Review of Bannerconnect
Updated - 17/03/2008
Go to www.bannerconnect.net
As its name implies, Bannerconnect is an advertising network that focuses solely on the distribution of advertising banners. More specifically, it seems like all of the advertising served by Bannerconnect are Flash-based banners, rather than static images or animated GIFs. These are arguably more effective for certain types of advertisers, and as such, these banners could prove to be more lucrative for publishers as well.
Just because Bannerconnect focuses on the Flash banner type of ad creatives does not mean that they are not versatile. It’s actually quite the contrary, because the banners can be served based on all three major forms of advertising: CPC, CPM and CPA. This added versatility works well for both the publisher and the advertiser.
Bannerconnect says that their service will work well, regardless of whether a publisher’s websites focus on a single interest group or whether these websites have a more general appeal. Their goal is to help publishers “earn the highest amount possible for their traffic.” The main service offered by Bannerconnect is the provision of advertising banners and these are largely Flash-based. They say that they provide 100% worldwide traffic coverage on all content channels and types.
There are three other services offered by Bannerconnect:
- Page Shield protects your pages from all substandard creatives. This ensures that your site is not filled with malware or ads with deceiving or disturbing ad creatives. Bannerconnect also makes an effort to minimize the number of “seizure-inducing” ad creatives.
- AdMatch is a service that tries its best to match ad creatives with publishers in the Bannerconnect network. Their dedicated sales team seeks out the most exclusive and lucrative ad campaigns available and then they match these campaigns with suitable websites.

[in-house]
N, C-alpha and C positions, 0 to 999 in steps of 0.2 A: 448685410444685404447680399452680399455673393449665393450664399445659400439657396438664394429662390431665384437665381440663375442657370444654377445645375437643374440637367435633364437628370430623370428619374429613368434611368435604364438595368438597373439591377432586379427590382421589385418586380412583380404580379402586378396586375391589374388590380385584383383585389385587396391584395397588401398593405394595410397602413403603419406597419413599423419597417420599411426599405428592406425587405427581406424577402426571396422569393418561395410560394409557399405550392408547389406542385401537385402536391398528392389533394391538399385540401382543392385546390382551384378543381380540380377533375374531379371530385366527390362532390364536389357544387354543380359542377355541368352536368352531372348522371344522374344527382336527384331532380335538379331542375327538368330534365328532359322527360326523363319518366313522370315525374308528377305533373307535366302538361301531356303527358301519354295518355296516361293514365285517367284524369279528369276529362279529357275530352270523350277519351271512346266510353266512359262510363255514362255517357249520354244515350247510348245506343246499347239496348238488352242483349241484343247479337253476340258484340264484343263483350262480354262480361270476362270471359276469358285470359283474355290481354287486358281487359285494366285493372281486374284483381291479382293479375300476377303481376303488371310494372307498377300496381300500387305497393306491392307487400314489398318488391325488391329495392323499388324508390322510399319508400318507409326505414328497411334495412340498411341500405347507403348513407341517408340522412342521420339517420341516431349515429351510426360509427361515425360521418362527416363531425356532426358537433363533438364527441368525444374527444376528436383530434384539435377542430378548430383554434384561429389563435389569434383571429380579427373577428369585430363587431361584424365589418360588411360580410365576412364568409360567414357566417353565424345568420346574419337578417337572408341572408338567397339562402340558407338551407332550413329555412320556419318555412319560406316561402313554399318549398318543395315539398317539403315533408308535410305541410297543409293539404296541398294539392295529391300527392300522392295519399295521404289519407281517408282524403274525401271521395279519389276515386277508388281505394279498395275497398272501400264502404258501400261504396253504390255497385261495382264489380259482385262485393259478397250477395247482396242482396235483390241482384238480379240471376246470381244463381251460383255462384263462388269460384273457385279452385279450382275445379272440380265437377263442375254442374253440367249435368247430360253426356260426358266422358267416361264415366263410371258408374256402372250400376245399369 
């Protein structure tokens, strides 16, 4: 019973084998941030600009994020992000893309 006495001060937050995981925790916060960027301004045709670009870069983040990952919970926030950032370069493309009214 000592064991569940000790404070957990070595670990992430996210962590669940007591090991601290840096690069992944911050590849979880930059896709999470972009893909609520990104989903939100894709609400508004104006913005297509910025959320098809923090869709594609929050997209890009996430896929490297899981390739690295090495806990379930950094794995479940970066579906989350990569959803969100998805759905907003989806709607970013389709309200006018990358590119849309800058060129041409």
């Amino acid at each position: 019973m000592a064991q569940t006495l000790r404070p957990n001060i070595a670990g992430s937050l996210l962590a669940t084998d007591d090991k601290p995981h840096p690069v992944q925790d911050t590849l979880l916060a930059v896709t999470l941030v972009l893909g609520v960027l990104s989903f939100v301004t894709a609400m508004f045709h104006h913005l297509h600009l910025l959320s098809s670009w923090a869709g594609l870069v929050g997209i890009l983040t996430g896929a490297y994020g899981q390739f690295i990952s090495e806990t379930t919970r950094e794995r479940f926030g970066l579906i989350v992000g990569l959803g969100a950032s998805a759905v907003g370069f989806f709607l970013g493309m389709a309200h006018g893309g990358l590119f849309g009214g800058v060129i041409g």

- CPM Guard is there to help Bannerconnect maintain the highest eCPM for European and international traffic in the market. This is comprised of “personal care and coaching”, advising publishers on how to maintain high CTR performance.
The control panel of Bannerconnect appears to be reasonably intuitive at first glance and it is not overly cluttered, making it easier to see what a publisher can and cannot do at any given time. Diving further into the administration area raises a little bit of confusion. For example, it is not immediately obvious where a publisher should go to get the ad implementation code. This is something that should be available to the publisher from the main control panel page.
The control panel is broken up into four main tabs.
- Reporting: This is the tab that is first shown to the publisher when he logs into his account. The reporting dashboard displays three highlighted graphs. These are for revenue, impression activity in the last 7 days, and impression activity yesterday. More specific reports can be generated using the revenue report sub-section. From here, publishers can set a series of parameters for a report including the date range, which metrics to measure (impressions, CTR, currency, ROI, etc.), order, size, and country group.
- My account: This is further broken down into three sub-sections. The first – manage/billing – describes the websites that are already associated with the account and basic information about the account manager, mailing address, and payment currency. The second sub-section adjusts account settings like the username and password. The third sub-section is for billing information.
- Tags: Although it may not sound like it, this is the tab used for generating the ad code. Publishers can choose between banners and pops/floating ads. The ad code can be generated using the basic wizard or, by clicking on the “show advanced settings” link near the top, publishers can further stipulate additional settings like the banning of flash ads, setting query strings, and choosing between iframe and script tags.
- Support: In order to minimize the number of support emails they receive, the first page that a publisher sees in this tab is the FAQ. This answers common questions like when payment is sent out, why a publisher didn’t receive payment, and why the advertisements may not be showing.